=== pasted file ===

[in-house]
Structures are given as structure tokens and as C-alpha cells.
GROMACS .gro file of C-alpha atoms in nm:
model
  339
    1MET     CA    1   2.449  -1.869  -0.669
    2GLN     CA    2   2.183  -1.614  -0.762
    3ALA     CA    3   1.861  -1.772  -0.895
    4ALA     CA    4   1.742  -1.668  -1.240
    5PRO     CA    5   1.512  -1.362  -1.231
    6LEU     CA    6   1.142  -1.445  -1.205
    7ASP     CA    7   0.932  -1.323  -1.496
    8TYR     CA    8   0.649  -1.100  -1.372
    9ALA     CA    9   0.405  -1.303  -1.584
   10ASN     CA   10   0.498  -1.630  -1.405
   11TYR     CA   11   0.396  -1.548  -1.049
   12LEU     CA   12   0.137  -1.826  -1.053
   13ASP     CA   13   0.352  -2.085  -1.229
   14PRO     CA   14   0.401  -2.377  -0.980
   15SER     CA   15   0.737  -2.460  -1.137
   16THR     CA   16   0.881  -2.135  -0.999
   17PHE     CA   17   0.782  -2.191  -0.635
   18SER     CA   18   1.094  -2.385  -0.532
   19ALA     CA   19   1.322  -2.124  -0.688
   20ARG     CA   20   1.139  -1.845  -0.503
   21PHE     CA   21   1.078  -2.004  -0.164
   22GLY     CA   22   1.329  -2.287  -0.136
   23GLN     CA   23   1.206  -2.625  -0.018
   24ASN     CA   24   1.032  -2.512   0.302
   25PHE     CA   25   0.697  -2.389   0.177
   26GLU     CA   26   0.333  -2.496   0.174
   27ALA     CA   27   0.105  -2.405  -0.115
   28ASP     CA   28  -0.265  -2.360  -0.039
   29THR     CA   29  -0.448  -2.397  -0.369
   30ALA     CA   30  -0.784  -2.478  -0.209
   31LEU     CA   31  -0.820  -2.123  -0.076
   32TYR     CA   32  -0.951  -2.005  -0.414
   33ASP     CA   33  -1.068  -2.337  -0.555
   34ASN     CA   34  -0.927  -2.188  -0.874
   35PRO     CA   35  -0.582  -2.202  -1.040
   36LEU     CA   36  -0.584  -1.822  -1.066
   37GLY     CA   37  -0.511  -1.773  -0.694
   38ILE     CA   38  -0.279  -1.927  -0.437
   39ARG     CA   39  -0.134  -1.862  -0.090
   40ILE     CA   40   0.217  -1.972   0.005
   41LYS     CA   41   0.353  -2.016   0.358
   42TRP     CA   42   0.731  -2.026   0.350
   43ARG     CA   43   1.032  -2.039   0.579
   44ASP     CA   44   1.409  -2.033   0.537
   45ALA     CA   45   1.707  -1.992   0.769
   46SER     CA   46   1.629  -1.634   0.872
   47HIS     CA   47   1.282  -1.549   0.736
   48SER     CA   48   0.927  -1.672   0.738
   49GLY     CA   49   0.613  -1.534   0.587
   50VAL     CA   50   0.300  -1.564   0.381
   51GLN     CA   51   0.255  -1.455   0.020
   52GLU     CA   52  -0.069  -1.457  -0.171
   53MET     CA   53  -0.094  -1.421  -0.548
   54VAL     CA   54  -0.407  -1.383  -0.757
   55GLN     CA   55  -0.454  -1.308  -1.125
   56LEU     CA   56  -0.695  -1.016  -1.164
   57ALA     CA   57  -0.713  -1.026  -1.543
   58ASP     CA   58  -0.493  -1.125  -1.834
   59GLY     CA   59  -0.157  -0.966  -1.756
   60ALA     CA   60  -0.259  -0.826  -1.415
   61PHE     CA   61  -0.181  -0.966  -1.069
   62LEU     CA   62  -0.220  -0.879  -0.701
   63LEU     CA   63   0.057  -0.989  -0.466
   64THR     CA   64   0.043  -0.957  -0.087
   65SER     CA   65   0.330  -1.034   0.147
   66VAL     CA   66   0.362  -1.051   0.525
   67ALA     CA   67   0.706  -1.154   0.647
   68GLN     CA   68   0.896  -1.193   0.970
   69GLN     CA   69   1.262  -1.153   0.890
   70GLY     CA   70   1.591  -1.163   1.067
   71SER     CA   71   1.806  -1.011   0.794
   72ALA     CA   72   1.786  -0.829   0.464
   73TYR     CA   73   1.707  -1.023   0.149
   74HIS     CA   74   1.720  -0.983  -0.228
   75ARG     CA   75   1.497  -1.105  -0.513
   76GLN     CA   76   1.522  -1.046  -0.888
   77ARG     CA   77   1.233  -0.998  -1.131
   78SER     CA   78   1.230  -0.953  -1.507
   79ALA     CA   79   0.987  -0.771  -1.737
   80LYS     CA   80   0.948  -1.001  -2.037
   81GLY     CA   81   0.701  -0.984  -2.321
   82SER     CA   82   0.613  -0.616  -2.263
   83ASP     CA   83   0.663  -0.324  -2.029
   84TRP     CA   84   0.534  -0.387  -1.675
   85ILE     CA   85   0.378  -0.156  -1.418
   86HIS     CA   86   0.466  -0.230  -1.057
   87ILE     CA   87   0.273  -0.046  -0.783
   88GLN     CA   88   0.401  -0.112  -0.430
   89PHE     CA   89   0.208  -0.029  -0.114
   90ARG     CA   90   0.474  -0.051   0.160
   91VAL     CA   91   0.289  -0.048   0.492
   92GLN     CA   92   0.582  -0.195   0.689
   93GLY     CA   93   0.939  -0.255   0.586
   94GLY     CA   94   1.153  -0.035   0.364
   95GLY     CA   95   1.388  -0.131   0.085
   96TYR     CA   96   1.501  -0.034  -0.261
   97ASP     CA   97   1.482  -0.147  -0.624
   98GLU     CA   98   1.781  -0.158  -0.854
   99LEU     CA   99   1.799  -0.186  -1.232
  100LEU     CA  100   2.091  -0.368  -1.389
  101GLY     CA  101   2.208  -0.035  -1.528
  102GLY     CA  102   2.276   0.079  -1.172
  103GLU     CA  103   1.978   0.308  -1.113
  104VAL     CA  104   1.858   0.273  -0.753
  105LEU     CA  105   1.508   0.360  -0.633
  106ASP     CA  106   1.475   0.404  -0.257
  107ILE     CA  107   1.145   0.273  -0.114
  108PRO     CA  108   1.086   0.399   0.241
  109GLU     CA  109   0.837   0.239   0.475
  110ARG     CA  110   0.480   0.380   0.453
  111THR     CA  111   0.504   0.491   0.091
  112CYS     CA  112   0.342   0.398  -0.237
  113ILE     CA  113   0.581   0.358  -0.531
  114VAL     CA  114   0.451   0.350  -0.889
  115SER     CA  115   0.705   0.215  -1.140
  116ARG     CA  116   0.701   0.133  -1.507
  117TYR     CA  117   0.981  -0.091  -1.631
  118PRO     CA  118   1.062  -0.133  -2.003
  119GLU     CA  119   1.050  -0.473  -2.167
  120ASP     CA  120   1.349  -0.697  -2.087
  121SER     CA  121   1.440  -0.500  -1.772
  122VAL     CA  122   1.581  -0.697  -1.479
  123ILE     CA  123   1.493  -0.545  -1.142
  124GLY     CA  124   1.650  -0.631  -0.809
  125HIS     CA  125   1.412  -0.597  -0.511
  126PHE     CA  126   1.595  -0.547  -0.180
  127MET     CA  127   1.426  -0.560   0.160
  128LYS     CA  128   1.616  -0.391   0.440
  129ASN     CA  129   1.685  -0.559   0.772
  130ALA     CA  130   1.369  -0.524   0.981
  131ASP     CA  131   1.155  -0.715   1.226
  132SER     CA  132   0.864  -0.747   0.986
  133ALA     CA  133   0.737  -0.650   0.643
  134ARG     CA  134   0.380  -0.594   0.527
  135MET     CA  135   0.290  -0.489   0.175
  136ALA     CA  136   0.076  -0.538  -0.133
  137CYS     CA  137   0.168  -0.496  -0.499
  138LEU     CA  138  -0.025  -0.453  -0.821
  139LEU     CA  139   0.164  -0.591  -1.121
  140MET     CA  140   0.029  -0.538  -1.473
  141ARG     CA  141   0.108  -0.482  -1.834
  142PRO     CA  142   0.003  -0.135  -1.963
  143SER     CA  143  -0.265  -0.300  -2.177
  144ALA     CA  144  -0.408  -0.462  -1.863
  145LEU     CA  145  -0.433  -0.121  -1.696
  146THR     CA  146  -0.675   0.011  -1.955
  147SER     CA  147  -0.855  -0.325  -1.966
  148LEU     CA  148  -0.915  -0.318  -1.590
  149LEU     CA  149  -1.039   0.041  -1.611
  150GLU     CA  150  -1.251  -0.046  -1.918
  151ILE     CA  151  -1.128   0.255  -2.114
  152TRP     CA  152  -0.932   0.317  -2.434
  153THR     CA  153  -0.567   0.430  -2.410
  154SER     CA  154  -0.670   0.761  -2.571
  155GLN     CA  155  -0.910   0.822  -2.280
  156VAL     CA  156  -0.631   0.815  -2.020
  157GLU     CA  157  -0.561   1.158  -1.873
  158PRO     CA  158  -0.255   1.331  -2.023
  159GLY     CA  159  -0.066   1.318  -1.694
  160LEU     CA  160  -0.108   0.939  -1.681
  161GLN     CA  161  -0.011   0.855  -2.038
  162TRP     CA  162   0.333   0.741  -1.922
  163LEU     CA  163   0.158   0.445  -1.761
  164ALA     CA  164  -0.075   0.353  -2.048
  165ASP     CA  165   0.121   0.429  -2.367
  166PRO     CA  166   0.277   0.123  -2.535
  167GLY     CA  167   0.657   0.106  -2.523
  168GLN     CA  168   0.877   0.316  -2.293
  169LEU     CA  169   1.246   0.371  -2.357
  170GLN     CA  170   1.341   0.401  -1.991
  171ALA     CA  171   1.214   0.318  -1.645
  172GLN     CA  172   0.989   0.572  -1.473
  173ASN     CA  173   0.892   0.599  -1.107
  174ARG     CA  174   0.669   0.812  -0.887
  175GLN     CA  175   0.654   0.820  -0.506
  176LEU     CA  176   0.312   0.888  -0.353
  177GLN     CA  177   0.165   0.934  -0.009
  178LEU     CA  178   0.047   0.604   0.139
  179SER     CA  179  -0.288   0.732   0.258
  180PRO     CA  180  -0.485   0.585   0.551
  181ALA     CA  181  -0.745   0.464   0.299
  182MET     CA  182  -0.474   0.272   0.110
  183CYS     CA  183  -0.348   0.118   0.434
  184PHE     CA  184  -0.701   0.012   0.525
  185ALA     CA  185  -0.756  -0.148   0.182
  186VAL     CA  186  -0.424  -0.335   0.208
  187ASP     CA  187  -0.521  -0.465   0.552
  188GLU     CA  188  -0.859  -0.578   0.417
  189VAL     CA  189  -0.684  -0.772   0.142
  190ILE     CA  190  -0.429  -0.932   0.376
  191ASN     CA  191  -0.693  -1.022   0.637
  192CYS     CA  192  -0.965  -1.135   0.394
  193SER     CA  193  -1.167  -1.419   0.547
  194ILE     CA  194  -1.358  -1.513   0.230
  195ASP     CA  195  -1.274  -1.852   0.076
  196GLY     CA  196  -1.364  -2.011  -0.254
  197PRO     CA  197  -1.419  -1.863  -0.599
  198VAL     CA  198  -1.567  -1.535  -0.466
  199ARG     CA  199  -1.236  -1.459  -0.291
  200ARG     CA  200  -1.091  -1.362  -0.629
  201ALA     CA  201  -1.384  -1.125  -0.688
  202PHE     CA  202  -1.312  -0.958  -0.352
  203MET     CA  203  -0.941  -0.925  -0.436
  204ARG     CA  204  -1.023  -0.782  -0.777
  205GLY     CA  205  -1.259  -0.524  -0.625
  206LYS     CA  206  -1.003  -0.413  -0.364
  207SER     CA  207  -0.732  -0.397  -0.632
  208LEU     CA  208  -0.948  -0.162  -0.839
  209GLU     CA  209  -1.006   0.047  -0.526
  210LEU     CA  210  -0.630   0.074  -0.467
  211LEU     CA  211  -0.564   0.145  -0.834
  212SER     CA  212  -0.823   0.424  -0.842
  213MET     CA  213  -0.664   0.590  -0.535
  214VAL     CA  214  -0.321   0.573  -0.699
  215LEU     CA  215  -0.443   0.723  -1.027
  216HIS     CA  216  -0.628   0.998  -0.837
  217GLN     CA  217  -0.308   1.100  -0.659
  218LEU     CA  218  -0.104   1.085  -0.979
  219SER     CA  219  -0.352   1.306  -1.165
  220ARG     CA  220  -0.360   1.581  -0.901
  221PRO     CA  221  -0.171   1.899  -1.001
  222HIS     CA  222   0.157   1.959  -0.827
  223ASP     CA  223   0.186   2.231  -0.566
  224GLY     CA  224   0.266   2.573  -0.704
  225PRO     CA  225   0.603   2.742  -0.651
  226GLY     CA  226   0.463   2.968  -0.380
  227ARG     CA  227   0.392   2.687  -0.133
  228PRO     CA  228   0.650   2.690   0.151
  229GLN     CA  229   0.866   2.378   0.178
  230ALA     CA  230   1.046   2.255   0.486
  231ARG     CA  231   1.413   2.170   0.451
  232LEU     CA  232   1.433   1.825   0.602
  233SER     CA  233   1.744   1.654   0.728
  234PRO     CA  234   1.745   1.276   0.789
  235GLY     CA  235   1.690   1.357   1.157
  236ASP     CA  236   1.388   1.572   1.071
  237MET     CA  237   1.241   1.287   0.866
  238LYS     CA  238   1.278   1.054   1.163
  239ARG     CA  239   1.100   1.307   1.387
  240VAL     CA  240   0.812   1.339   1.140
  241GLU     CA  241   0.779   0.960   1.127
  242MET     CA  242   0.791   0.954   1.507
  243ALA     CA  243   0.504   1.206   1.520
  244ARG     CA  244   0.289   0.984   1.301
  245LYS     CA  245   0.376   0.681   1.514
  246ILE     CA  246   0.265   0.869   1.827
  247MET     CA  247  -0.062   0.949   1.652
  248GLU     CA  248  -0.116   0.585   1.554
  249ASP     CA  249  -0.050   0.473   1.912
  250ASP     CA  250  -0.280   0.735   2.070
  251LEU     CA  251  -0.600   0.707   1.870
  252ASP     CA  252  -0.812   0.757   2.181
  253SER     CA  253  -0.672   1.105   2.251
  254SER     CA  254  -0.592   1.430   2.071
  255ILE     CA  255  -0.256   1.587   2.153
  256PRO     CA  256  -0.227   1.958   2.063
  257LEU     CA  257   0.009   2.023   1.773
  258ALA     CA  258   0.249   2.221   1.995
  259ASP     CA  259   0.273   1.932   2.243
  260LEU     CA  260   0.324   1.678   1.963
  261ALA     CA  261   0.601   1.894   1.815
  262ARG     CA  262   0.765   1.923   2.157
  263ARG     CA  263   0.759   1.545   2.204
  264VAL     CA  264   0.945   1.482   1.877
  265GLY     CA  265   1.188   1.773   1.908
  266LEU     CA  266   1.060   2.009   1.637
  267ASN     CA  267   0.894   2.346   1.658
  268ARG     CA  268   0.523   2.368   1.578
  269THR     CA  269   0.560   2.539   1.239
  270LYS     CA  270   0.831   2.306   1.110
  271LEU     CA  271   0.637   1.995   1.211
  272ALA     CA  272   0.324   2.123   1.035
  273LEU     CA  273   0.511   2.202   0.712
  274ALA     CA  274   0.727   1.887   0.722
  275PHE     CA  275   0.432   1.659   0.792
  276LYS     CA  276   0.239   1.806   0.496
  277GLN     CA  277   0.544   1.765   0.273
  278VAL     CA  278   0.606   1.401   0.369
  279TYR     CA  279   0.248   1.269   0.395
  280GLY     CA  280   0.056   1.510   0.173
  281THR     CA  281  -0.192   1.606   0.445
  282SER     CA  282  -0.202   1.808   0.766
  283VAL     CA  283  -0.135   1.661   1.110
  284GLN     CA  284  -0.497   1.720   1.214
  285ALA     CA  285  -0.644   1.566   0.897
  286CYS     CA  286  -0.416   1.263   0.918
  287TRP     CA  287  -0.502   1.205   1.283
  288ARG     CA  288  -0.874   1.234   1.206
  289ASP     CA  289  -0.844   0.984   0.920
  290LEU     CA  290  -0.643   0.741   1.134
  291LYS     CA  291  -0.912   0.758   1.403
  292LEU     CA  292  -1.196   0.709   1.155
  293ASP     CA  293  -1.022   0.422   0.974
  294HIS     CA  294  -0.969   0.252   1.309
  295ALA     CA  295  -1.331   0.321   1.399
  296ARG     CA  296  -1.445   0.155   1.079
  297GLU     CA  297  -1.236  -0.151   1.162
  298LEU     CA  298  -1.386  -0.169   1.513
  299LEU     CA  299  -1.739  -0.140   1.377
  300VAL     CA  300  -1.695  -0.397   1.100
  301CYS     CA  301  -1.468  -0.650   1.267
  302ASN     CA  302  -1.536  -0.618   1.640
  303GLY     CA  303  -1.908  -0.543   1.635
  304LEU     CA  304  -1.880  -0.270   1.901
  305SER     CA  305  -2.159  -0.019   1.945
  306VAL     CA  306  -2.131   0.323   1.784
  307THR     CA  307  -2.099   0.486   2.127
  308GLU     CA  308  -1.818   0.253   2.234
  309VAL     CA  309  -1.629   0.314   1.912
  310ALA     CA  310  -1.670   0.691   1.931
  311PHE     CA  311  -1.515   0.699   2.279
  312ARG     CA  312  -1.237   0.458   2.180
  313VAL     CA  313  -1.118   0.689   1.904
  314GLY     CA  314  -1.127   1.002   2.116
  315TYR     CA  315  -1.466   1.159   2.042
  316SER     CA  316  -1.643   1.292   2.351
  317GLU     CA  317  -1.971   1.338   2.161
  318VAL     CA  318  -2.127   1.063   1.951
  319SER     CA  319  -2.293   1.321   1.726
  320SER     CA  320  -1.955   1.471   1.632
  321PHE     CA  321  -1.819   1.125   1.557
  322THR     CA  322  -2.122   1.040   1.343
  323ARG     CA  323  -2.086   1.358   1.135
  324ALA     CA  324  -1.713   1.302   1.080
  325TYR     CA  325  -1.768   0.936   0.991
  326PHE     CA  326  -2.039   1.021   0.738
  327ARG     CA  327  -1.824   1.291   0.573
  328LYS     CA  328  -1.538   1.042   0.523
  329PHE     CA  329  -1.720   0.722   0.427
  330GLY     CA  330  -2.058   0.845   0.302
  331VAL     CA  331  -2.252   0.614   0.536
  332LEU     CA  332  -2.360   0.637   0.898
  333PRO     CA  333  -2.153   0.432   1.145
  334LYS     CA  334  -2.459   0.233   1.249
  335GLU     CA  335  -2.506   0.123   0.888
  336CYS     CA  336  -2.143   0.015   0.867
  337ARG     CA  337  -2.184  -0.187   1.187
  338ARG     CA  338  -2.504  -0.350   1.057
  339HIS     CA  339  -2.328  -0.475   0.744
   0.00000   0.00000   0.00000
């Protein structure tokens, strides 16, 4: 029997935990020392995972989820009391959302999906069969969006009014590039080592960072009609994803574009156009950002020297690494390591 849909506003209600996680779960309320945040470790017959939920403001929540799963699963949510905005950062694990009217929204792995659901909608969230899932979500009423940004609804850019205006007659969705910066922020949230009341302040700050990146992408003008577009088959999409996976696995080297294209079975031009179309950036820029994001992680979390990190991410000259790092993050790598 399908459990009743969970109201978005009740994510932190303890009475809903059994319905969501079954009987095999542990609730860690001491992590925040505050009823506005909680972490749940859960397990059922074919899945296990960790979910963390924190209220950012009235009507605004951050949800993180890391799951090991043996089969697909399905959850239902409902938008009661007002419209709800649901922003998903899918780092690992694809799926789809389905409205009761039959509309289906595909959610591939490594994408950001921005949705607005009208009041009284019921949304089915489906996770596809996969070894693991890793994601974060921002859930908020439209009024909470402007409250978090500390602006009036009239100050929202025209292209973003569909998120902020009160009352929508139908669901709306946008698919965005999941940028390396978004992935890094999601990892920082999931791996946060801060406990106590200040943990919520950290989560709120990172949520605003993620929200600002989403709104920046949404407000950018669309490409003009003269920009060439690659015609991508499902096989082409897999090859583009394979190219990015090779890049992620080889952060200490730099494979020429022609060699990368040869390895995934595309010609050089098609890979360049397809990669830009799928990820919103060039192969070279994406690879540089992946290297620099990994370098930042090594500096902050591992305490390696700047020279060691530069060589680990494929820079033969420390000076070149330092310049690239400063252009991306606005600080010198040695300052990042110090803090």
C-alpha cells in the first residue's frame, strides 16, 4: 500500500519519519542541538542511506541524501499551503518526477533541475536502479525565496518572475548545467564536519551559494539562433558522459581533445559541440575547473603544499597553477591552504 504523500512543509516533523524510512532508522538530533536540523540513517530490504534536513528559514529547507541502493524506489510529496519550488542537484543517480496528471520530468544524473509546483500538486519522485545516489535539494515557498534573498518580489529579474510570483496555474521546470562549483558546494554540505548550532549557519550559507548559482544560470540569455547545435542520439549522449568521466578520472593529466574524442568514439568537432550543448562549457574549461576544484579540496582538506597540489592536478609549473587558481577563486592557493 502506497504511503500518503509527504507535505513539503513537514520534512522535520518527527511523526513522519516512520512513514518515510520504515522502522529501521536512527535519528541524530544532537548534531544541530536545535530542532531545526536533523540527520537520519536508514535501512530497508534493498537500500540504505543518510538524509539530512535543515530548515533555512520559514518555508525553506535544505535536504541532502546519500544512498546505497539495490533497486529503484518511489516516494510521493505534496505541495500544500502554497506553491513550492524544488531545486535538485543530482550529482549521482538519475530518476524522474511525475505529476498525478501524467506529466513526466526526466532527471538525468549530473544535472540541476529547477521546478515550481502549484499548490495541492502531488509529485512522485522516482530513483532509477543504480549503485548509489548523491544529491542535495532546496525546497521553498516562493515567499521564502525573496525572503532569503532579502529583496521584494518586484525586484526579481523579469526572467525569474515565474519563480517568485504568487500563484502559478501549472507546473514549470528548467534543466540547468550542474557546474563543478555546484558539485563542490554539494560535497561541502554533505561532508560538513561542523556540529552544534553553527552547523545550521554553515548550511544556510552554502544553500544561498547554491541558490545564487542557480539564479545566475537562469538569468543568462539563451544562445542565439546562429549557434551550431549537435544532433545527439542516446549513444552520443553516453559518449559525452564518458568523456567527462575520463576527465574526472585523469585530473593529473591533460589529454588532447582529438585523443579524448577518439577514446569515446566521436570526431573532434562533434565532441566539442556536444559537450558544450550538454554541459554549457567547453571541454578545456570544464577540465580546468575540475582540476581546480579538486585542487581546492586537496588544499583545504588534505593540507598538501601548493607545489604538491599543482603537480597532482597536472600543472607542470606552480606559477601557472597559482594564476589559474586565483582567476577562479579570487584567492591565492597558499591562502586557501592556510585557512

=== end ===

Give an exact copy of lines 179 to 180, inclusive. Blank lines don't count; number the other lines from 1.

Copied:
  174ARG     CA  174   0.669   0.812  -0.887
  175GLN     CA  175   0.654   0.820  -0.506